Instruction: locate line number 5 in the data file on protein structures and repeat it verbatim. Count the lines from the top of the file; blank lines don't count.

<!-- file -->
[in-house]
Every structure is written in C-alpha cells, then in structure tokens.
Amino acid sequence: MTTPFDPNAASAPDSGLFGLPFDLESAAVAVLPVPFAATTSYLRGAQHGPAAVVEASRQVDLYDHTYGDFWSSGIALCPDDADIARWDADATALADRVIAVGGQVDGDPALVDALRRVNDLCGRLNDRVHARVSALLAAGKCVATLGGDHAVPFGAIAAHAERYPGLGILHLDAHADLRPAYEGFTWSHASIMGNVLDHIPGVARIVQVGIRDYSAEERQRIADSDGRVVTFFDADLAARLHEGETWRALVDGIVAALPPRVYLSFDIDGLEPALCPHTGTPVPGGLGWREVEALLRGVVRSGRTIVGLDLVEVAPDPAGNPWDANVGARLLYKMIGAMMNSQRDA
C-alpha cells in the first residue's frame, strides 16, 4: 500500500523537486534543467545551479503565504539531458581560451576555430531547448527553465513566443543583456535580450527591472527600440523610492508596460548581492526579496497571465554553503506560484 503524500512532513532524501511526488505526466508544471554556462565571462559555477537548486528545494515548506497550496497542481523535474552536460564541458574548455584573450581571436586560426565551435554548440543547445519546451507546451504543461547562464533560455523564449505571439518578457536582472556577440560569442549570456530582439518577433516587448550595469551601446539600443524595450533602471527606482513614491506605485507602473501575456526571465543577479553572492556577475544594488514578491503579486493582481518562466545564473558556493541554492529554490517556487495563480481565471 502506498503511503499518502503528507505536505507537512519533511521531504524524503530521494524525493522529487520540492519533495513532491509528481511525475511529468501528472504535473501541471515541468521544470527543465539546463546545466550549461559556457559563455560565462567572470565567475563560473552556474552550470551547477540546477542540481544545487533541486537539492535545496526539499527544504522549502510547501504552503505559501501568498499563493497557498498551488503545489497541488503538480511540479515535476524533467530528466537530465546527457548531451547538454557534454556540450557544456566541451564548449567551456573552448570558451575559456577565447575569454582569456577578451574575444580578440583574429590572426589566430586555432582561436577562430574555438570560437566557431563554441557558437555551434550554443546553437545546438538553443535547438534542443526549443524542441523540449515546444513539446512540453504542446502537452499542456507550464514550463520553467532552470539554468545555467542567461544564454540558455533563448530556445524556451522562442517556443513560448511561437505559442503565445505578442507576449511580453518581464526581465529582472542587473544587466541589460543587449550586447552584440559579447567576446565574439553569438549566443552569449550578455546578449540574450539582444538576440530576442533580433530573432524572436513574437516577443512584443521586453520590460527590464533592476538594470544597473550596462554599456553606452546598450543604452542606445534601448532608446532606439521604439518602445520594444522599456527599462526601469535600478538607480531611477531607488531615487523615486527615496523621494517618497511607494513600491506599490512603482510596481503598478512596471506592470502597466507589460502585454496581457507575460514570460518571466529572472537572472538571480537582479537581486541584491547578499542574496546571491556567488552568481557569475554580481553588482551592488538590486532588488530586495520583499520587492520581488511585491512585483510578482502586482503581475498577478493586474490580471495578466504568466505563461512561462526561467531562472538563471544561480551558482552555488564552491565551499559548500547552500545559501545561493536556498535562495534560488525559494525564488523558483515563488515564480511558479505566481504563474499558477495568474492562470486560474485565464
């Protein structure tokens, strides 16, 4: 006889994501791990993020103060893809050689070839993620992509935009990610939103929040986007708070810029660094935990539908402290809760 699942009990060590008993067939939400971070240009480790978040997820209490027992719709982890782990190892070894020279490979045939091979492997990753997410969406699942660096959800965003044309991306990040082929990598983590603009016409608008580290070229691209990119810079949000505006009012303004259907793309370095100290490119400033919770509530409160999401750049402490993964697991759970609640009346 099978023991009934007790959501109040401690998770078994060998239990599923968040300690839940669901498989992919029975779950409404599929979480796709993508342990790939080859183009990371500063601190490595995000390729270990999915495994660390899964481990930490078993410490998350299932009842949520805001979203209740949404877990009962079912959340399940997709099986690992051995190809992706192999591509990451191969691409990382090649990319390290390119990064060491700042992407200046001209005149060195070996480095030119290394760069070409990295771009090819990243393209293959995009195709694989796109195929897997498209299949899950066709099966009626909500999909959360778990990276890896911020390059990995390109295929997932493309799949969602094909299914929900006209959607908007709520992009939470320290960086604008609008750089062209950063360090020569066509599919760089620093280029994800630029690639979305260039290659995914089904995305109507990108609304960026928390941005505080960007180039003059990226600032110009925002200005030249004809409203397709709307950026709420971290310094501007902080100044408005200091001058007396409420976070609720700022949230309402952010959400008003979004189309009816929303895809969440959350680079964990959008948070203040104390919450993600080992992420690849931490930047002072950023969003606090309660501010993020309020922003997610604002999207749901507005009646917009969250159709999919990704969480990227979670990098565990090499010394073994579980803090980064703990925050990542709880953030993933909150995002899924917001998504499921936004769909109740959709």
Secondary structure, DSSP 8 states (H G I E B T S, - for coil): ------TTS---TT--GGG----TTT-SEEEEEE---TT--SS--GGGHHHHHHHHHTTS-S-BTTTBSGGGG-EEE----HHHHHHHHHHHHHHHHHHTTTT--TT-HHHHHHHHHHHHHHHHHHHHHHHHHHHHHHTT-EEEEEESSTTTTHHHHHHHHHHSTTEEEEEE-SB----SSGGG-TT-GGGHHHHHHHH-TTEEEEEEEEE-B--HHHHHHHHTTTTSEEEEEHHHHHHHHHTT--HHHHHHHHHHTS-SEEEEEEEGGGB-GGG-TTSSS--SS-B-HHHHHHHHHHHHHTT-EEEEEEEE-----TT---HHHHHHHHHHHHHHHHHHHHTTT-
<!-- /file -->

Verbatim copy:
């Protein structure tokens, strides 16, 4: 006889994501791990993020103060893809050689070839993620992509935009990610939103929040986007708070810029660094935990539908402290809760 699942009990060590008993067939939400971070240009480790978040997820209490027992719709982890782990190892070894020279490979045939091979492997990753997410969406699942660096959800965003044309991306990040082929990598983590603009016409608008580290070229691209990119810079949000505006009012303004259907793309370095100290490119400033919770509530409160999401750049402490993964697991759970609640009346 099978023991009934007790959501109040401690998770078994060998239990599923968040300690839940669901498989992919029975779950409404599929979480796709993508342990790939080859183009990371500063601190490595995000390729270990999915495994660390899964481990930490078993410490998350299932009842949520805001979203209740949404877990009962079912959340399940997709099986690992051995190809992706192999591509990451191969691409990382090649990319390290390119990064060491700042992407200046001209005149060195070996480095030119290394760069070409990295771009090819990243393209293959995009195709694989796109195929897997498209299949899950066709099966009626909500999909959360778990990276890896911020390059990995390109295929997932493309799949969602094909299914929900006209959607908007709520992009939470320290960086604008609008750089062209950063360090020569066509599919760089620093280029994800630029690639979305260039290659995914089904995305109507990108609304960026928390941005505080960007180039003059990226600032110009925002200005030249004809409203397709709307950026709420971290310094501007902080100044408005200091001058007396409420976070609720700022949230309402952010959400008003979004189309009816929303895809969440959350680079964990959008948070203040104390919450993600080992992420690849931490930047002072950023969003606090309660501010993020309020922003997610604002999207749901507005009646917009969250159709999919990704969480990227979670990098565990090499010394073994579980803090980064703990925050990542709880953030993933909150995002899924917001998504499921936004769909109740959709």